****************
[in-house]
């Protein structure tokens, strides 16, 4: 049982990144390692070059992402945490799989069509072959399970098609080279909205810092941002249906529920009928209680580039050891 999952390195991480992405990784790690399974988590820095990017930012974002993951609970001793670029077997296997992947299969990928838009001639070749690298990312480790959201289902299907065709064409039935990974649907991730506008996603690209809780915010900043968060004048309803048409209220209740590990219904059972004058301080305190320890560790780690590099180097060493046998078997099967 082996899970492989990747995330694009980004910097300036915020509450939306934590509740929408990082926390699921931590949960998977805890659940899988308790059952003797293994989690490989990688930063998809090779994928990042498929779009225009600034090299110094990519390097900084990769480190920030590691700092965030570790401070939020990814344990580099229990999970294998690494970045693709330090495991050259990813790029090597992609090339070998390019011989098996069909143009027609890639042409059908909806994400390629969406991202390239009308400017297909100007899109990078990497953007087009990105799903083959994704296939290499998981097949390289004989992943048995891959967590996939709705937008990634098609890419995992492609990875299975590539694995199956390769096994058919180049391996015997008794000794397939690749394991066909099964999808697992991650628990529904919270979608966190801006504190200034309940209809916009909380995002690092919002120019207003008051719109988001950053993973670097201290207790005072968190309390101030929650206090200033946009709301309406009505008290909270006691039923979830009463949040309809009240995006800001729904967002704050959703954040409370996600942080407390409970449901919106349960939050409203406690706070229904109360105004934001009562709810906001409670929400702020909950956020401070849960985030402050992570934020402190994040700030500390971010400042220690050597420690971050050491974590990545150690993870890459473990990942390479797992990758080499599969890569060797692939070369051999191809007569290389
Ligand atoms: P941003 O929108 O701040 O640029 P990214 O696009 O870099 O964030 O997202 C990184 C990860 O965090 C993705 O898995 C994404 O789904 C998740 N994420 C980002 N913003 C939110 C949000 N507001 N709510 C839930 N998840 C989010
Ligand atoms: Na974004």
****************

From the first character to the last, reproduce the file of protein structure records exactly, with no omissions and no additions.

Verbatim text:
[in-house]
């Protein structure tokens, strides 16, 4: 049982990144390692070059992402945490799989069509072959399970098609080279909205810092941002249906529920009928209680580039050891 999952390195991480992405990784790690399974988590820095990017930012974002993951609970001793670029077997296997992947299969990928838009001639070749690298990312480790959201289902299907065709064409039935990974649907991730506008996603690209809780915010900043968060004048309803048409209220209740590990219904059972004058301080305190320890560790780690590099180097060493046998078997099967 082996899970492989990747995330694009980004910097300036915020509450939306934590509740929408990082926390699921931590949960998977805890659940899988308790059952003797293994989690490989990688930063998809090779994928990042498929779009225009600034090299110094990519390097900084990769480190920030590691700092965030570790401070939020990814344990580099229990999970294998690494970045693709330090495991050259990813790029090597992609090339070998390019011989098996069909143009027609890639042409059908909806994400390629969406991202390239009308400017297909100007899109990078990497953007087009990105799903083959994704296939290499998981097949390289004989992943048995891959967590996939709705937008990634098609890419995992492609990875299975590539694995199956390769096994058919180049391996015997008794000794397939690749394991066909099964999808697992991650628990529904919270979608966190801006504190200034309940209809916009909380995002690092919002120019207003008051719109988001950053993973670097201290207790005072968190309390101030929650206090200033946009709301309406009505008290909270006691039923979830009463949040309809009240995006800001729904967002704050959703954040409370996600942080407390409970449901919106349960939050409203406690706070229904109360105004934001009562709810906001409670929400702020909950956020401070849960985030402050992570934020402190994040700030500390971010400042220690050597420690971050050491974590990545150690993870890459473990990942390479797992990758080499599969890569060797692939070369051999191809007569290389
Ligand atoms: P941003 O929108 O701040 O640029 P990214 O696009 O870099 O964030 O997202 C990184 C990860 O965090 C993705 O898995 C994404 O789904 C998740 N994420 C980002 N913003 C939110 C949000 N507001 N709510 C839930 N998840 C989010
Ligand atoms: Na974004």